Rule #2: "You must understand our business." This rule flows logically from the first: in order to personally manage a customer account, salespeople must understand the customer's business. This requires a deeper understanding than the qualification profile that most salespeople use to identify prospects. It means understanding how the customer's business works—its competencies and business strategies and organizational culture. It means understanding the customer's customer. It means seeing the customer's business as its CEO sees the business.
Rule #3: "You must be on our side." Although customers have little or no control over what happens to their purchases within the seller's company, the seller's internal processes, such as design, manufacturing, and logistics, can have a tremendous impact on the results they obtain. For this reason, customers expect salespeople to be their representatives within the seller's organization. The best salespeople ensure that the solutions that their customers have purchased move through their own companies as required and promised. When necessary, they manipulate their own company's systems to see that the customer is properly served. They also act as the voice of the customer, keeping their company informed of the needs and desires present in the marketplace. They are advocates and expediters, representing the best interests of the customer throughout the sales engagement and within the seller's organization.
Rule #4: "You must bring us applications." Customers want salespeople who think beyond features and benefits to applications. They want to know how to use products and services to achieve their goals, and they want to be sure the solutions they buy can be properly implemented in their unique environment.
That's why the best salespeople act as consultants, assisting customers in their quest to capture the promised value of features and benefits through effective application.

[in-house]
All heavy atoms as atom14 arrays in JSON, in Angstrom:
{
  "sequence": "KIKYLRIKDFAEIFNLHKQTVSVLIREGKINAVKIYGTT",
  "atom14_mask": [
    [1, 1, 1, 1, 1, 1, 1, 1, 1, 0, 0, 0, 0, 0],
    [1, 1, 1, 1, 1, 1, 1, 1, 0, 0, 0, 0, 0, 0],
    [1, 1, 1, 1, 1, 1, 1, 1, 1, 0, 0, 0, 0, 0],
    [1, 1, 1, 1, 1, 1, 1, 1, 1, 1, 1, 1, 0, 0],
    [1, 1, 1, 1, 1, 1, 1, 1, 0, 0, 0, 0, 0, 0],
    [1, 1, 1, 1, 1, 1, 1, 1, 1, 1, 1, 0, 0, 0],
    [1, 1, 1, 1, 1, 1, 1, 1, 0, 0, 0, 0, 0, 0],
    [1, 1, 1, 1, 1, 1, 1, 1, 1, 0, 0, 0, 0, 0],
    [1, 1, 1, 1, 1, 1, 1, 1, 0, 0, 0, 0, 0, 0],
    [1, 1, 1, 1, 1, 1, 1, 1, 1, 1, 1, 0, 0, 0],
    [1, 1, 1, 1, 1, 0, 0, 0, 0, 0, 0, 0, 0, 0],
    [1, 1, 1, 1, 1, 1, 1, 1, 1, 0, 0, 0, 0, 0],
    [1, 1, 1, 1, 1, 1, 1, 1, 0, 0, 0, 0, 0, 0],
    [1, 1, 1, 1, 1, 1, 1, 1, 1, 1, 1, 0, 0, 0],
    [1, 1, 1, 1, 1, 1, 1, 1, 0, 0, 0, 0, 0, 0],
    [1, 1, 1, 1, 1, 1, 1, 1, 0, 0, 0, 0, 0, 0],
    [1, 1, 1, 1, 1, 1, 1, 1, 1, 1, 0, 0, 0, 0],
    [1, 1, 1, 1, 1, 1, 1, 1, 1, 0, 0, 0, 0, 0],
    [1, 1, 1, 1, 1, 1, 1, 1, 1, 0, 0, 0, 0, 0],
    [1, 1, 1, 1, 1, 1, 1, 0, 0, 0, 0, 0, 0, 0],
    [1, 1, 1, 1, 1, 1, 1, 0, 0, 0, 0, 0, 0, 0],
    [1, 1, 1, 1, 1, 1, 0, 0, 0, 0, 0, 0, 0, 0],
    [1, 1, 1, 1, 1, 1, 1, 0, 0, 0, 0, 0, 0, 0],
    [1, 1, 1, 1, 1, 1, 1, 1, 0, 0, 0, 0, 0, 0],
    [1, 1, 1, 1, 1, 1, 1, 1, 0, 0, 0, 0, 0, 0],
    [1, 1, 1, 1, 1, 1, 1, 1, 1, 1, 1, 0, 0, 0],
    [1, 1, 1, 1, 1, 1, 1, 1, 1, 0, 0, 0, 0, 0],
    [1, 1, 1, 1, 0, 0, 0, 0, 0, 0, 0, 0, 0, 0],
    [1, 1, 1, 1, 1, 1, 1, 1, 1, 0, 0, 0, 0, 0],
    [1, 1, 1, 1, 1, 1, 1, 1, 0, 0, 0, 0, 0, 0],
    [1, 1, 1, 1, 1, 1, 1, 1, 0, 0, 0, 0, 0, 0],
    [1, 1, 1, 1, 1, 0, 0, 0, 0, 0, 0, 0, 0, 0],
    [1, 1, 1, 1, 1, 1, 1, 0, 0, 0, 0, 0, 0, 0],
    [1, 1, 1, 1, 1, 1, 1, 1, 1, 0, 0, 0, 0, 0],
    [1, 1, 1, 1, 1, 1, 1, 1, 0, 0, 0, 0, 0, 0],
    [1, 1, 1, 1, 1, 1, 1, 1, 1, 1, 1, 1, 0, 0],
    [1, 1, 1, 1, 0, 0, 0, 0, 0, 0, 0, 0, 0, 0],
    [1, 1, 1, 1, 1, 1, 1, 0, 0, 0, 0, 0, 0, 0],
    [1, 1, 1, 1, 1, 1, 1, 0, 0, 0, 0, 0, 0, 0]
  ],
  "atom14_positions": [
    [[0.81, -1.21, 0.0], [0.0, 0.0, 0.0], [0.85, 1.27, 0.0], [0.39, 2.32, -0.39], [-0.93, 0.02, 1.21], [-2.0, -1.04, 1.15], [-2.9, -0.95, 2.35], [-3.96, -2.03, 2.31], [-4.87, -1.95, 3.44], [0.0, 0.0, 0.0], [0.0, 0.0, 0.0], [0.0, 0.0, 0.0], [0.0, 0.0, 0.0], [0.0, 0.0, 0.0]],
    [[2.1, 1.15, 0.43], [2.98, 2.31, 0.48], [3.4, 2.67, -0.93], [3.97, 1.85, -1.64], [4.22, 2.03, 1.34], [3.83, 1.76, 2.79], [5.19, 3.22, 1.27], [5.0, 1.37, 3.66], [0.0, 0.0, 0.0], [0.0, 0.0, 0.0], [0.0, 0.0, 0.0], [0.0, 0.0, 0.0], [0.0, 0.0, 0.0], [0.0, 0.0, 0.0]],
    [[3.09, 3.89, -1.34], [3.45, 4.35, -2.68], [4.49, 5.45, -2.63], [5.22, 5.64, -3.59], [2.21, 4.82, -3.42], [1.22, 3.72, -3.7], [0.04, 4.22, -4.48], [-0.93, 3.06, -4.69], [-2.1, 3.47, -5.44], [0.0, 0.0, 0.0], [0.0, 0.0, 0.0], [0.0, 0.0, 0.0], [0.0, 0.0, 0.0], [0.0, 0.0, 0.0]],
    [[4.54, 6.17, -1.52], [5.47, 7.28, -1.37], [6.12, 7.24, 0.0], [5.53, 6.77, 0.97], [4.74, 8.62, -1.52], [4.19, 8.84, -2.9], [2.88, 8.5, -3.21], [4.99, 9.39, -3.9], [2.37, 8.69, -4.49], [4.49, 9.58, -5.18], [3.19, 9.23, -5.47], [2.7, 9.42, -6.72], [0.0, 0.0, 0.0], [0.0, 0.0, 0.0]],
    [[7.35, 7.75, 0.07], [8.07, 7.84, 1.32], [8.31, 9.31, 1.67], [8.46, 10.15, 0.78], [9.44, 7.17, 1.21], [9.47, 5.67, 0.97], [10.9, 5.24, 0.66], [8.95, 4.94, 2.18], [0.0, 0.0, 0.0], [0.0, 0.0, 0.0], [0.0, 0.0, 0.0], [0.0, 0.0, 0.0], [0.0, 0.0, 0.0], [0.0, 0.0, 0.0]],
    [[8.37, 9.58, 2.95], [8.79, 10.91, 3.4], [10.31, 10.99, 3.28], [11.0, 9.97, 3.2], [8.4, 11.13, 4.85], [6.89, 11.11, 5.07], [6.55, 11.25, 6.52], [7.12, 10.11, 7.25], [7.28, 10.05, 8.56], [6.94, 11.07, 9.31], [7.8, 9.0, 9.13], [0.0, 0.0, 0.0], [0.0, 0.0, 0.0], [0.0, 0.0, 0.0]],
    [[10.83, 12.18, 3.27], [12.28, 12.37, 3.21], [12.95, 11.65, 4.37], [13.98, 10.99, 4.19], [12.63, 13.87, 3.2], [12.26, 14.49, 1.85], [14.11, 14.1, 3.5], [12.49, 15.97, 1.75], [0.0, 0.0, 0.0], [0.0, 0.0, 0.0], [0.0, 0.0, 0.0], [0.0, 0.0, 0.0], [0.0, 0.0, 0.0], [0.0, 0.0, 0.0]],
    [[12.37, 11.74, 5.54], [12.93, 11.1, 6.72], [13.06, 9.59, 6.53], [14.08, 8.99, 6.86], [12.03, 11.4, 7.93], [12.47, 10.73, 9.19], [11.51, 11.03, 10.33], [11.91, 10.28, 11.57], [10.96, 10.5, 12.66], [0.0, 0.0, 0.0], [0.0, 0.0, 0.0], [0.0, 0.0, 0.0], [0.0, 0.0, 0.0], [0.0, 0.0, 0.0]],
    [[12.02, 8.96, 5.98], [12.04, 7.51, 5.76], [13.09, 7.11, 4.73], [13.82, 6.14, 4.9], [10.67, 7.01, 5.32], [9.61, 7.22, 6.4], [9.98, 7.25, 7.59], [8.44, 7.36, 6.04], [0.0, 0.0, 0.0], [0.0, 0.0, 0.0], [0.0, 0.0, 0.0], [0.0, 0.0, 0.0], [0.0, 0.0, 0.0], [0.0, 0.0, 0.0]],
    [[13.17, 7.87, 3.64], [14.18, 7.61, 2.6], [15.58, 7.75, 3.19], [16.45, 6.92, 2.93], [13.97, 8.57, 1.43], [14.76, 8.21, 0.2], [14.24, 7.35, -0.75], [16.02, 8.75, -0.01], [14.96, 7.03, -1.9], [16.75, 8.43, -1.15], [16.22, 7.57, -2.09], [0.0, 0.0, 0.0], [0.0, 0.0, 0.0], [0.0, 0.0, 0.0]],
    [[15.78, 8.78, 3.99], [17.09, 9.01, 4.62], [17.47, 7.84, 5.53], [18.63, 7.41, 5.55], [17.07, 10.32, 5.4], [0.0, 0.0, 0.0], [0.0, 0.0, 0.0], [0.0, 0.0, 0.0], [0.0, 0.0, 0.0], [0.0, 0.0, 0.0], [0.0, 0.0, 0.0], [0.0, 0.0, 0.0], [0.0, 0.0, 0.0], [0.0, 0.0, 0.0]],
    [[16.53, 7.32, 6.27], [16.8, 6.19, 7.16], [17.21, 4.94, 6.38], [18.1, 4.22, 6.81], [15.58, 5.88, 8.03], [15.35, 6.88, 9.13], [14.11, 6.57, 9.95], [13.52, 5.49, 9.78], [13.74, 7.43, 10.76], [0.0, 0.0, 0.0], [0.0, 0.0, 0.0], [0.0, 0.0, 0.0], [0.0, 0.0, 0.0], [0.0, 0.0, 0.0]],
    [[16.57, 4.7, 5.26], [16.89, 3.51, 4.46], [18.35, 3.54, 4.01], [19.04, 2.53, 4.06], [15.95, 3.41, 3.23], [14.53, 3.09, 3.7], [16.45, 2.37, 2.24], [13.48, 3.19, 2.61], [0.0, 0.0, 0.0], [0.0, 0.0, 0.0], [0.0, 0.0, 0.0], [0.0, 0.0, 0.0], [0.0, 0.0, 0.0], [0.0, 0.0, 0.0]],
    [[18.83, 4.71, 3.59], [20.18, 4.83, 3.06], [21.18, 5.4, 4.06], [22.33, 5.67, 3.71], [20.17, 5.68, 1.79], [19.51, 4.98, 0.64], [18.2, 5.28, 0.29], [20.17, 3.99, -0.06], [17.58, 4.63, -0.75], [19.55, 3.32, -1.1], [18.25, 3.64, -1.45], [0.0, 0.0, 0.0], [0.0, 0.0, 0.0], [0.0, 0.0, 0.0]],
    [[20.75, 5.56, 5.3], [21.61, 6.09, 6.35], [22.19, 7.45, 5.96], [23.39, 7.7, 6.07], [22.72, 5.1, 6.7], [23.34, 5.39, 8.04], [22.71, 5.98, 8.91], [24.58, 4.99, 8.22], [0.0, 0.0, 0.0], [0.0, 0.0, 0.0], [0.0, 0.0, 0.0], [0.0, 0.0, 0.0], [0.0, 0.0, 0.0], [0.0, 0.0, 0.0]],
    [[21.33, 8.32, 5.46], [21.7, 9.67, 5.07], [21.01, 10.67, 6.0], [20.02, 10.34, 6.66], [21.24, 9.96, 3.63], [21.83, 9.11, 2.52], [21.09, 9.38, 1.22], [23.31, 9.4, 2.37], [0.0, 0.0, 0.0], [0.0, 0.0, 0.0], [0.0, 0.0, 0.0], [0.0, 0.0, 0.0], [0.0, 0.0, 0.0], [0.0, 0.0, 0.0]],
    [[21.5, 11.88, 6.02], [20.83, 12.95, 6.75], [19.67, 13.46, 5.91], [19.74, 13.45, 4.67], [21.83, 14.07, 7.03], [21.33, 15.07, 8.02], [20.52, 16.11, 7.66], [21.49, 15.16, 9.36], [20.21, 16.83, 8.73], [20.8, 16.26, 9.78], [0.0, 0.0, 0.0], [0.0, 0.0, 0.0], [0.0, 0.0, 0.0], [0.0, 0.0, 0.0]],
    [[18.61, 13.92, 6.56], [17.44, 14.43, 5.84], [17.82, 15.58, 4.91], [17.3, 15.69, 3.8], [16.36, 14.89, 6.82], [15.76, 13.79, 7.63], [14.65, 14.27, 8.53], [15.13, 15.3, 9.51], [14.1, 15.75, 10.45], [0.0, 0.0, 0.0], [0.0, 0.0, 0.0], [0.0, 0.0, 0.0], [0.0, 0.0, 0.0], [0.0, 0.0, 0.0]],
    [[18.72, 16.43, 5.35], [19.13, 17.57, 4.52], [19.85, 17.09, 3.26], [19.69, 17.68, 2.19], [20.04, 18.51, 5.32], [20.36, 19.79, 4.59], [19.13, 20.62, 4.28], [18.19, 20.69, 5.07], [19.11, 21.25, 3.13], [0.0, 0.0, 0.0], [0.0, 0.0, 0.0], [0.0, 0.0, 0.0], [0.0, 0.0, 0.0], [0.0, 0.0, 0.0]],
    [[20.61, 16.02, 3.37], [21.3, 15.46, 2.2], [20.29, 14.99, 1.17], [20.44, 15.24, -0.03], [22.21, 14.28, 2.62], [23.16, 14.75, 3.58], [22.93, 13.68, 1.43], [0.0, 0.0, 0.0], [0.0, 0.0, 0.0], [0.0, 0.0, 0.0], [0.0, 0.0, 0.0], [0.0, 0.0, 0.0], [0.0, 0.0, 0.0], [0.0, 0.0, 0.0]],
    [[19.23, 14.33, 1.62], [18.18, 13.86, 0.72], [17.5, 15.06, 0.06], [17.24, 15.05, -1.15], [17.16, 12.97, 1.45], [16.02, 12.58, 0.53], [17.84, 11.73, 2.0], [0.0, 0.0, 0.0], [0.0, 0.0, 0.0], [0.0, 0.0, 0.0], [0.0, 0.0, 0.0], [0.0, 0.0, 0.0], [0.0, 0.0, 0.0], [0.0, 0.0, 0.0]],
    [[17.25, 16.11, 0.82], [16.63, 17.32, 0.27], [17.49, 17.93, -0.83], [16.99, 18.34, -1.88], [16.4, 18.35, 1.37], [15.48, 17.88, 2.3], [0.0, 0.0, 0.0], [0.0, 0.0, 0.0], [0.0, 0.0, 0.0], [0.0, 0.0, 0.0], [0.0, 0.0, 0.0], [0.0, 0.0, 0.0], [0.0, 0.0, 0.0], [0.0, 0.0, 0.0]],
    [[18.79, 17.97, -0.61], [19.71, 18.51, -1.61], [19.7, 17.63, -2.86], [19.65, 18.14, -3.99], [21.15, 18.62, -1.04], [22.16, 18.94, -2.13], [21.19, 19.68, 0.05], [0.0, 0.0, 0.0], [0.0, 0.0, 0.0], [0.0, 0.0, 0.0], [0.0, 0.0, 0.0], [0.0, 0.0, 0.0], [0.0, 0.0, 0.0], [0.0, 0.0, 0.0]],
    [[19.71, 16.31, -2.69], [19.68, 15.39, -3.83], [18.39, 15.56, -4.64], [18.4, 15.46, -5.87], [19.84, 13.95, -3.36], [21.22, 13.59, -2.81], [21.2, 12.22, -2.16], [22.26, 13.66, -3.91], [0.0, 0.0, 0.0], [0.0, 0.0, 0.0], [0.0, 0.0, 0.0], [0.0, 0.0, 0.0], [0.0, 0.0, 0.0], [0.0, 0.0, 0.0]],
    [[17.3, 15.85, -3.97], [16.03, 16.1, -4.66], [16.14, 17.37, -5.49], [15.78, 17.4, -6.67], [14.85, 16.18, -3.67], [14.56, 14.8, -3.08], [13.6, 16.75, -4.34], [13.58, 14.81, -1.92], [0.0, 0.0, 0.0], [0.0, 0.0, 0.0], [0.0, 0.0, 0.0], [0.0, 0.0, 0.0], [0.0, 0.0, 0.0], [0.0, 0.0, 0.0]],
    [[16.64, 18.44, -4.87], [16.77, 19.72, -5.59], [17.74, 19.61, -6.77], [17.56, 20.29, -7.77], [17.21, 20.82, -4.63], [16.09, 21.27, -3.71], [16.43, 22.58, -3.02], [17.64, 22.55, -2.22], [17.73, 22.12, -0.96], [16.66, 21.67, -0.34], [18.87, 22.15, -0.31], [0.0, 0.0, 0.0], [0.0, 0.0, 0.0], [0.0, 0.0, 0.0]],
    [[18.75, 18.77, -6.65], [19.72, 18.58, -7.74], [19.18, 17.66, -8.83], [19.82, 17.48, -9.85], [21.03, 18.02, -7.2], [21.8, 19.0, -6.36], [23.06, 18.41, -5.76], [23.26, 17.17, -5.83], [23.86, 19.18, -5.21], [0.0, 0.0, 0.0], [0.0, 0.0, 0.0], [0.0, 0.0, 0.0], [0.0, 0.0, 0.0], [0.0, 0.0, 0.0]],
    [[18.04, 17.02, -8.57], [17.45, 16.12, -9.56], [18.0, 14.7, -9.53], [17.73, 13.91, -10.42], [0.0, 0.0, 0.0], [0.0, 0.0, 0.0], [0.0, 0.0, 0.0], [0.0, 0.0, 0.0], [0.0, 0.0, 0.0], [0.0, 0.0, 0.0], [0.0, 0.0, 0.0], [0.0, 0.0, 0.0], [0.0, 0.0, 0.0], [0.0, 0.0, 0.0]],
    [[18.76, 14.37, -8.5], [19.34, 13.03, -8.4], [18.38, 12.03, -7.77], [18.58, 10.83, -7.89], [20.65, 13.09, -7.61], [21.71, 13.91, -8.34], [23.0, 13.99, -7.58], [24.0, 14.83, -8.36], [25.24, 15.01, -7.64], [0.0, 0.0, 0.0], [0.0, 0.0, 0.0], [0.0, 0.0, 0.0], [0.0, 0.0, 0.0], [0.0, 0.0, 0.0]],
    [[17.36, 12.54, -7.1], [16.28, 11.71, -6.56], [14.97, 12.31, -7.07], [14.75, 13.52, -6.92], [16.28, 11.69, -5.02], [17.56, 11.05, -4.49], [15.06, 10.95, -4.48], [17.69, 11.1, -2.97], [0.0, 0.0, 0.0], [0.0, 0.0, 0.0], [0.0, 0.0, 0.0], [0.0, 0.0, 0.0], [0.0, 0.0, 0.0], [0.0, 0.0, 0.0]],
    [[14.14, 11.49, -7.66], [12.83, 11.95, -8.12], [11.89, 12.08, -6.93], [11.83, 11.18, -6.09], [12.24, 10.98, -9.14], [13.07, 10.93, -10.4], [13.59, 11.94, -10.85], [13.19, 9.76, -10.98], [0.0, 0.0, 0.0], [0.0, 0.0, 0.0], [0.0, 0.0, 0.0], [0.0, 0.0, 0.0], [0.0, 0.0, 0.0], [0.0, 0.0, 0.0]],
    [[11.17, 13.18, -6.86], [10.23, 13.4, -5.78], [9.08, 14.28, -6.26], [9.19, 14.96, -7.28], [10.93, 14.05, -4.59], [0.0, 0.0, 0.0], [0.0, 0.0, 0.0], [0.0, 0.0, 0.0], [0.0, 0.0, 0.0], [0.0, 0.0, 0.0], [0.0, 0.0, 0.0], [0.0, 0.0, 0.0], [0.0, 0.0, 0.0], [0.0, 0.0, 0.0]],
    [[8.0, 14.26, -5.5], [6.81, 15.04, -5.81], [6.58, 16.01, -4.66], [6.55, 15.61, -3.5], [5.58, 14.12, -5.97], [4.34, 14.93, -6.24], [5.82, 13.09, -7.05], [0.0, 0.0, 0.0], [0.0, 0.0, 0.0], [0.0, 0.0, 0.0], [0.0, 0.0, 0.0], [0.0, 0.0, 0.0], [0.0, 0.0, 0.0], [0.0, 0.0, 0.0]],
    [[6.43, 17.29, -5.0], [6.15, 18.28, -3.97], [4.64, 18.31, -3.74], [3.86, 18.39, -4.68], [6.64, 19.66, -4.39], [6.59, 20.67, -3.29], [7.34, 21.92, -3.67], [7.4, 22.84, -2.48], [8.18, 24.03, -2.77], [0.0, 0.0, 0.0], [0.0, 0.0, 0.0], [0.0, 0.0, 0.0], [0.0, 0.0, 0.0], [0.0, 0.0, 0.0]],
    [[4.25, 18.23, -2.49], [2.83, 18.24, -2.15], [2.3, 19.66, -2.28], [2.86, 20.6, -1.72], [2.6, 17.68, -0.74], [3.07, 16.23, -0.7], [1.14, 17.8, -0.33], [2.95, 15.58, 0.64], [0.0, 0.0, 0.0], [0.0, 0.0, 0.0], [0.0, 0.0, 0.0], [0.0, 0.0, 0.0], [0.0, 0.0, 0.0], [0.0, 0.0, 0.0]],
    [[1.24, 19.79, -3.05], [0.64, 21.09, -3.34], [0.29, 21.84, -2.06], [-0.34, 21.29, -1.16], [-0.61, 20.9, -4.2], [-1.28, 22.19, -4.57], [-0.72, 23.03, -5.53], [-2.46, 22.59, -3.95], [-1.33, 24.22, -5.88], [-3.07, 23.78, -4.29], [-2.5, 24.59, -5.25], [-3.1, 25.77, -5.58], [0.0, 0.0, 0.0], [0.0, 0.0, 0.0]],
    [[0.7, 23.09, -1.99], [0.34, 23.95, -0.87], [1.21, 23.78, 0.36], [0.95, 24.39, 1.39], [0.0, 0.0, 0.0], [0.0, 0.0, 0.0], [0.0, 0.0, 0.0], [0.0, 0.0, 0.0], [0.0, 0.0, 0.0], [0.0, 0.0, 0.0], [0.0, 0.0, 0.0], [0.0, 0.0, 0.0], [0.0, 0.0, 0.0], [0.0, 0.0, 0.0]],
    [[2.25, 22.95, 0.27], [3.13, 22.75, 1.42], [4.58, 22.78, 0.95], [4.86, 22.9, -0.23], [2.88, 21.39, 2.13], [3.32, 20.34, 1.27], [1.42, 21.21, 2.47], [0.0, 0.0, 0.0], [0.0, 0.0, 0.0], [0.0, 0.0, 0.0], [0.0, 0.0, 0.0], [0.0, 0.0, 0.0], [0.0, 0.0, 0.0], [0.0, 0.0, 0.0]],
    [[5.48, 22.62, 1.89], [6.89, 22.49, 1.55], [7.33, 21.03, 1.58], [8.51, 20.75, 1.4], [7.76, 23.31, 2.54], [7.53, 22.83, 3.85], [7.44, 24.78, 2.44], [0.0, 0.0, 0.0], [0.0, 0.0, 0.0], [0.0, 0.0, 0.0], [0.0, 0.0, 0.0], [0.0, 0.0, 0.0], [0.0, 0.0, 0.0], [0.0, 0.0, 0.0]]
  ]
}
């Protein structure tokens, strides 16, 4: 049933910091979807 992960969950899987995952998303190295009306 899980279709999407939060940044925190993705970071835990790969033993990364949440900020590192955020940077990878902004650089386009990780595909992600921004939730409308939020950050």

Rule #5: "You must be easily accessible." Global is local in today's transnational, 24/7 business-to-business environment. This ongoing expansion of corporate boundaries has been accompanied by a corresponding growth in customer demand for local, accessible sales representation. Today's best salespeople are travelers who leap geographic, political, and cultural boundaries to instantly relieve customers' stress.
Rule #6: "You must solve our problems." In yesterday's sales world, the closing of the sale marked the end of the sales engagement and the salesperson's responsibilities. Today, the closing of the sale simply marks the end of the beginning. Customers expect salespeople to not only solve their problems during the transaction itself, but throughout the full term of the business relationship. The best salespeople act as troubleshooters who realize the inevitability of problems and, instead of hiding from them, commit to solving them quickly and effectively.
Rule #7: "You must be innovative in responding to our needs." Because change is the only constant in today's business-to-business environment, your customers expect you to respond with proactive and continuous innovation to their spoken and unspoken needs. To meet this demand, the best sales professionals are adopting the role of the innovator, acting as the point person in this effort and, as the closest customer contact, being the first to recognize and react to new business opportunities.